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Our Impressionists During War and Revolution

Shari Tata

The Franco-Prussian War or War of 1870 lasted from July 19, 1870 to January 28, 1871. It was a crazy time!  Napoleon II was captured in September, the Second Republic Empire defeated and a Third Republic created, and Paris was besieged and fell on January 28, 1871! Then came a revolutionary uprising called the Paris Commune which held Paris for two  months until the regular army finally took control in May of 1871. Each of our Impressionists handled the war and the aftermath in different ways.

Monet was not going to hang around Paris  He and his family took off for England, then the Netherlands and finally came back to France in October or November of 1871, where he settled in Argenteuil, a village on the Seine.  He bought a boat as a floating studio where he and his wife hung out with Édouard Manet and his wife and they painted each other!

Monet in His Studio Boat 1874 Edoaurd Manet

Pissarro moved his family to Norwood, then a village on the southern edge of London. He met the Paris art dealer Paul Durand-Ruel in London, who helped sell his art for the rest of his life and also put him in touch with Monet who was also in London.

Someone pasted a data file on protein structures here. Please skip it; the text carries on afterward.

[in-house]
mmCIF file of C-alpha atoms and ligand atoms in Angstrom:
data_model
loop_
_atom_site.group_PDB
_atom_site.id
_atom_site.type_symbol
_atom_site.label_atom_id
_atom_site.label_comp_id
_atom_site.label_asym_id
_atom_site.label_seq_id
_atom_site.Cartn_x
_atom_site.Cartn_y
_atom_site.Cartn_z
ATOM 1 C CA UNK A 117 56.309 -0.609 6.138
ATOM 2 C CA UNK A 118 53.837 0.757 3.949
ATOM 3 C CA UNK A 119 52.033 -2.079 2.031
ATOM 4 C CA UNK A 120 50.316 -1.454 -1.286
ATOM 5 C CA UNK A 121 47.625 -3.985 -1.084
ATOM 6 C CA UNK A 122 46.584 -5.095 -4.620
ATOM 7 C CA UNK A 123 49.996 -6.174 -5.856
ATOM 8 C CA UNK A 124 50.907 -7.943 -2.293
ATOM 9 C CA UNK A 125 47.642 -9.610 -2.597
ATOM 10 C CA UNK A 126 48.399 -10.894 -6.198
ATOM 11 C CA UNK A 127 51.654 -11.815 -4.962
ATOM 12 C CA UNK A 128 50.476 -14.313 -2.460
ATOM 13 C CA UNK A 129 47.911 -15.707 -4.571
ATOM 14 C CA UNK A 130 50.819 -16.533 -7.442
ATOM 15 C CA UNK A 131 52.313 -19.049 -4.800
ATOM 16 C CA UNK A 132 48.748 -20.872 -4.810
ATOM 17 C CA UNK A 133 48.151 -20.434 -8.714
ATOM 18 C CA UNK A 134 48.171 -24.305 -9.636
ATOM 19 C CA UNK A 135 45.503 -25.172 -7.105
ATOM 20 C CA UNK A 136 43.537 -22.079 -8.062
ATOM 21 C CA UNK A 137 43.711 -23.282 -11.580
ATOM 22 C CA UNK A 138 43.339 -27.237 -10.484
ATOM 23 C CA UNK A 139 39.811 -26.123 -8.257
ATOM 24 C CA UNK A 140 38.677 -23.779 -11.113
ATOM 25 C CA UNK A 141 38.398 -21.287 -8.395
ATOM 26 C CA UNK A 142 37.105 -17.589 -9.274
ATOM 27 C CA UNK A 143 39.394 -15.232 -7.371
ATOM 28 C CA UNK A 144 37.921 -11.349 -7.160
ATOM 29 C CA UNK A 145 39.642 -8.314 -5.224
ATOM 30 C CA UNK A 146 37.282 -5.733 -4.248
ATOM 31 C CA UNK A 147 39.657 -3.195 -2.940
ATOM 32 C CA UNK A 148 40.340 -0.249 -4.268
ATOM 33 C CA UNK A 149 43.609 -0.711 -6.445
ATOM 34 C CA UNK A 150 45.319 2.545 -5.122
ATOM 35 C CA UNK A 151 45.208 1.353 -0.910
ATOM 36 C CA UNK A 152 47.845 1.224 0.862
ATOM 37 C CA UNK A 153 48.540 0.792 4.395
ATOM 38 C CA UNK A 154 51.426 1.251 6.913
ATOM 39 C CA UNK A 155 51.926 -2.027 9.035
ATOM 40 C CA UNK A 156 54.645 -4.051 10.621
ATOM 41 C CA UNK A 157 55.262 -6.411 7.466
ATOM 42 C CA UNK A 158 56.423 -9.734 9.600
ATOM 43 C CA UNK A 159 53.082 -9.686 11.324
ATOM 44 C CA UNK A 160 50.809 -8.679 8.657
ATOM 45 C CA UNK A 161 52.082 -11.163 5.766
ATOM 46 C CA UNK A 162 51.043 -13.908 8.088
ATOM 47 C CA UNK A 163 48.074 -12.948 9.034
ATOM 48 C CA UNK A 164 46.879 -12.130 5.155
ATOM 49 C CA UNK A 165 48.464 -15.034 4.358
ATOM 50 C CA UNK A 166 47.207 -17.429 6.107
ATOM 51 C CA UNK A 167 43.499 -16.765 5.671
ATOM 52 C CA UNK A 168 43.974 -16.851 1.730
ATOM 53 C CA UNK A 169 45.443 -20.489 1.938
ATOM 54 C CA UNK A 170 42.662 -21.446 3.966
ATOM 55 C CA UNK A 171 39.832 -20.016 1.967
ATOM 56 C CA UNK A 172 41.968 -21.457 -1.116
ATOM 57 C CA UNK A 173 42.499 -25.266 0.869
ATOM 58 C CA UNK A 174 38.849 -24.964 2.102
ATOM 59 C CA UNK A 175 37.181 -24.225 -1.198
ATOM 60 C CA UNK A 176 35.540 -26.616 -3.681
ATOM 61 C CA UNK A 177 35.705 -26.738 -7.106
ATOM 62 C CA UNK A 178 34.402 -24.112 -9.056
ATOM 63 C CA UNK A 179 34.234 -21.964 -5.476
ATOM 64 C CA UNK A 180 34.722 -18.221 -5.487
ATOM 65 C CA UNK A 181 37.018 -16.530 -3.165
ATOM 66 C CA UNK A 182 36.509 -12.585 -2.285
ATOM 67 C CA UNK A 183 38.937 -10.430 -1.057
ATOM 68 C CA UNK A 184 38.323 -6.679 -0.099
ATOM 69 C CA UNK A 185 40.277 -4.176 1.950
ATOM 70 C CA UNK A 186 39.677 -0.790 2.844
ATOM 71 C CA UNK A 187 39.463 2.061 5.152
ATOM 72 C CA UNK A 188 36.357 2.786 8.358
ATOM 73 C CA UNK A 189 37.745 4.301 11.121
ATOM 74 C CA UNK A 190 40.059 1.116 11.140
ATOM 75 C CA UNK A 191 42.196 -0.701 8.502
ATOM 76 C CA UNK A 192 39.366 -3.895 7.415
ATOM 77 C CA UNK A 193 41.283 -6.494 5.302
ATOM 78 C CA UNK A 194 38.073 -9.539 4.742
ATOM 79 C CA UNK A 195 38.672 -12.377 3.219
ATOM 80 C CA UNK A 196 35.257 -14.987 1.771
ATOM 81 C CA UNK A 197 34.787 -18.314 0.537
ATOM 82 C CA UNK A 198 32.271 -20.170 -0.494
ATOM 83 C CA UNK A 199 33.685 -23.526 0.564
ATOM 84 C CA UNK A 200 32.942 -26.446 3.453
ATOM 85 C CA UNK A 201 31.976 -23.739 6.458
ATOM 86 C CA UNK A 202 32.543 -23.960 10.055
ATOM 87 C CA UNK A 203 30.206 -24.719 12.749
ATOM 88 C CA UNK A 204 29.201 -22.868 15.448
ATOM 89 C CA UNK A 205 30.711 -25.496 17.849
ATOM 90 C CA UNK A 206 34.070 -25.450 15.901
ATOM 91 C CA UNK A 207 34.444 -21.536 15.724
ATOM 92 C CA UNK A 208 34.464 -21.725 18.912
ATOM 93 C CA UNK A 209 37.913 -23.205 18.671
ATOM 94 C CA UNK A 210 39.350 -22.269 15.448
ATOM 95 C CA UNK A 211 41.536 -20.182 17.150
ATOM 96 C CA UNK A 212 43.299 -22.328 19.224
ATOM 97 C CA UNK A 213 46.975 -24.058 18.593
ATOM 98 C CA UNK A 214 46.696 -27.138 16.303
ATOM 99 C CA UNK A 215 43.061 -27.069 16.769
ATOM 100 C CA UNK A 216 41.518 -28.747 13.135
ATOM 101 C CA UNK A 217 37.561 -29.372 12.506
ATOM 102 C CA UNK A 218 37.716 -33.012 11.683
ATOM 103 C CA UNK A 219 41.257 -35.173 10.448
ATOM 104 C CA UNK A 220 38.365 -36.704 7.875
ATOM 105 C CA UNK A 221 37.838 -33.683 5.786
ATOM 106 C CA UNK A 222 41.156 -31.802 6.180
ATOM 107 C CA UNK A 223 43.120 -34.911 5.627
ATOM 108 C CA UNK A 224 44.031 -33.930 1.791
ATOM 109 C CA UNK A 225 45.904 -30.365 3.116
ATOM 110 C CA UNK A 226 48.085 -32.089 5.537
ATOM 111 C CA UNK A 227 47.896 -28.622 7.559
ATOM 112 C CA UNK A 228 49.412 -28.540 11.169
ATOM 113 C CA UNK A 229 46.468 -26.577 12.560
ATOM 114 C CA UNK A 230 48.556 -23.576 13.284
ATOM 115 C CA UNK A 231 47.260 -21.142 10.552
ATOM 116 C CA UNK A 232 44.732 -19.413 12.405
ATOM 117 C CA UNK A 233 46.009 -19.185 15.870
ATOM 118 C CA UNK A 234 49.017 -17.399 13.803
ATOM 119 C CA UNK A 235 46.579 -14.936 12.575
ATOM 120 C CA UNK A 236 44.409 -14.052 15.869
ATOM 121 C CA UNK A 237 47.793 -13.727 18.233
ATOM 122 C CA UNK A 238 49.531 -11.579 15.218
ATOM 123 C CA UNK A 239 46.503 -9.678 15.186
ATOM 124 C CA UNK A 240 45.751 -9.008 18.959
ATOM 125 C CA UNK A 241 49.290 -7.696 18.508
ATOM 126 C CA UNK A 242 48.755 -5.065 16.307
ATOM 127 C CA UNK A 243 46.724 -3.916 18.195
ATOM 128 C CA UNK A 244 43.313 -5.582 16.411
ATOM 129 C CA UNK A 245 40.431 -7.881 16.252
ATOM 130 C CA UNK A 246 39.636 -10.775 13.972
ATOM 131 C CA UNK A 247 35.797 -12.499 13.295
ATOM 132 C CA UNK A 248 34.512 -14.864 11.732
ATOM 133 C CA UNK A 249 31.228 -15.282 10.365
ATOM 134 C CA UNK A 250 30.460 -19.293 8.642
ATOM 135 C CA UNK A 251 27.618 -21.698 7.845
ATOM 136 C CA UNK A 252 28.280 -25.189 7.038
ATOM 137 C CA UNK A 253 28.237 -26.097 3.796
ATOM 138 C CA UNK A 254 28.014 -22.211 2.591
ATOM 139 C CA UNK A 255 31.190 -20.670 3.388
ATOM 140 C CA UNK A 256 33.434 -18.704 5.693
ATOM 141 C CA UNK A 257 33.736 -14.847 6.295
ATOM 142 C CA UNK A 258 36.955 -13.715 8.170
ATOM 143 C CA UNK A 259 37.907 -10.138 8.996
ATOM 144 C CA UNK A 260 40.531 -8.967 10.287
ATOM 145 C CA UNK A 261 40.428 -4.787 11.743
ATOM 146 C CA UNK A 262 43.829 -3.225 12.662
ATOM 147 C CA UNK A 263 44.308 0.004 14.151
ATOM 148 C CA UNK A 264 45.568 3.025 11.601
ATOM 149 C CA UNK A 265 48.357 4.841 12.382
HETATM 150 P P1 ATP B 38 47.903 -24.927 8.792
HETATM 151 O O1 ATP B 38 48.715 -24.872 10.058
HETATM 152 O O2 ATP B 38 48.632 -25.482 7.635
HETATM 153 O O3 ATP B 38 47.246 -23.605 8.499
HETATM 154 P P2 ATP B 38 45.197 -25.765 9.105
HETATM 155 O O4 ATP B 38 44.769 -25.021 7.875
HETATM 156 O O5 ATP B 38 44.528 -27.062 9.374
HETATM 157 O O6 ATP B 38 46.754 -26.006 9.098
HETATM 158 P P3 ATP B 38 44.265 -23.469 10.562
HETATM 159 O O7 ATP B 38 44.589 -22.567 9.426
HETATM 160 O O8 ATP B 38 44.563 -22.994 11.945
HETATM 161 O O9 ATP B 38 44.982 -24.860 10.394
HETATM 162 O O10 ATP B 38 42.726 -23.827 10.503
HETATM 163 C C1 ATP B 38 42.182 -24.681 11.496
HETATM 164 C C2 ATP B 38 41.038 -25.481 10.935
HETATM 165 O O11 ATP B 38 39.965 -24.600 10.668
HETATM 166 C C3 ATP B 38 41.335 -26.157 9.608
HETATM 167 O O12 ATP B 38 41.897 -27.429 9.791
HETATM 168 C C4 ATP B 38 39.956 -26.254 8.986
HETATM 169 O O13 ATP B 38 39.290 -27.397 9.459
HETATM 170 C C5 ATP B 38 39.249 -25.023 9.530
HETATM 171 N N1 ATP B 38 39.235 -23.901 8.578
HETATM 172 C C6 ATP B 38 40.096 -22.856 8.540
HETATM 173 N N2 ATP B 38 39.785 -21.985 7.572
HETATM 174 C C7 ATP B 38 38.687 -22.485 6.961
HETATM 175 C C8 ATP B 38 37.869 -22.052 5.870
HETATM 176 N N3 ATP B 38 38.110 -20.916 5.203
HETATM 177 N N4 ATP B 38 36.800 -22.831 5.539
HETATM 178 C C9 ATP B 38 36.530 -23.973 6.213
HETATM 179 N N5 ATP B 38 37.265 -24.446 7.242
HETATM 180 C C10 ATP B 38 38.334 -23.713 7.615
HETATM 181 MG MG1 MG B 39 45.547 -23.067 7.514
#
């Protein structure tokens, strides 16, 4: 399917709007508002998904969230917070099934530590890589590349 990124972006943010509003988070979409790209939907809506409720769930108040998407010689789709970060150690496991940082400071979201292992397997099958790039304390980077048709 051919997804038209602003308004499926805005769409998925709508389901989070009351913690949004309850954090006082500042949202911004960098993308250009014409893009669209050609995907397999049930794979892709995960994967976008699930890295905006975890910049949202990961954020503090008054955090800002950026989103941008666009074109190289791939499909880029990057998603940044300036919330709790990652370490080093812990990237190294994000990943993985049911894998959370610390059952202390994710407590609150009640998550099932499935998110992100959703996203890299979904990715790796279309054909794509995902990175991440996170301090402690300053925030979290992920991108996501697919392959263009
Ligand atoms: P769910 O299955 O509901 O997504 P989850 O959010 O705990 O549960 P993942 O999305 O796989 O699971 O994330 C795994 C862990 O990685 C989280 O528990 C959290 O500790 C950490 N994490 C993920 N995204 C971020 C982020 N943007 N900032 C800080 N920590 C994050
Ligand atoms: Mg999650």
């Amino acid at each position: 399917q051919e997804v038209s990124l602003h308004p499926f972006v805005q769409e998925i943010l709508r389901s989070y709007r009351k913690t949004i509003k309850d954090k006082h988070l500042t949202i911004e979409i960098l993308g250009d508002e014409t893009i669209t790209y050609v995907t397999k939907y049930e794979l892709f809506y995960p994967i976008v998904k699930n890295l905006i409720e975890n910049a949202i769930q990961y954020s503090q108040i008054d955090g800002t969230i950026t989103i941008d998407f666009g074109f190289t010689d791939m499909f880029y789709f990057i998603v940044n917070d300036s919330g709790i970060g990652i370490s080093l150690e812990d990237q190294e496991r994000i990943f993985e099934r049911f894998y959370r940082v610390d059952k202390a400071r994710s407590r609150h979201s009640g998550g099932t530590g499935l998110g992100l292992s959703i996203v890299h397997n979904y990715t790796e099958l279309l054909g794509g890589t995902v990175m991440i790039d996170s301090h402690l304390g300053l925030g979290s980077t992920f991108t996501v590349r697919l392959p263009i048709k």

Bazile fought in the war and died! Bazile’s officer was injured and Bazile bravely took command. Bazile was hit twice and died on the battlefield. Before the war started he painted a picture of his studio, hanging out with his friends Manet and Renoir! He’s the tall one the middle!

 Studio in Rue de La Condamine 1870  Frederic Bazille 

Degas enlisted in the National Guard. When the war was over, Degas took a long trip to New Orleans, avoiding most of the crazy time of the Paris Commune.

Renoir also served in the army. It is said at one point he was painting by the Seine and was mistaken for a spy and was about to be thrown into the river until someone recognized him!

Pont- Neuf 1872  Auguste Renoir

Mary Cassatt was actually an American, from what is now Pittsburgh and studied in Paris. She came from a wealthy family and went home before the war started. She was not a happy camper!  Her well to do father didn’t approve of her vocation, sales were slow and her inspiration quashed!  Happily she made her was back to Europe in the fall of 1871.

There was no Paris Salon in 1871 due to the war. 1872’s Salon was not thought to be impressive at all! 1873 brought about the third Salon des Refuses with critics again complaining about the quality of the work at The Salon.  1874 is when our Impressionists gave their first Exhibit of their own. The work of the Impressionists then simply seemed to blossom!

 

 

 

 


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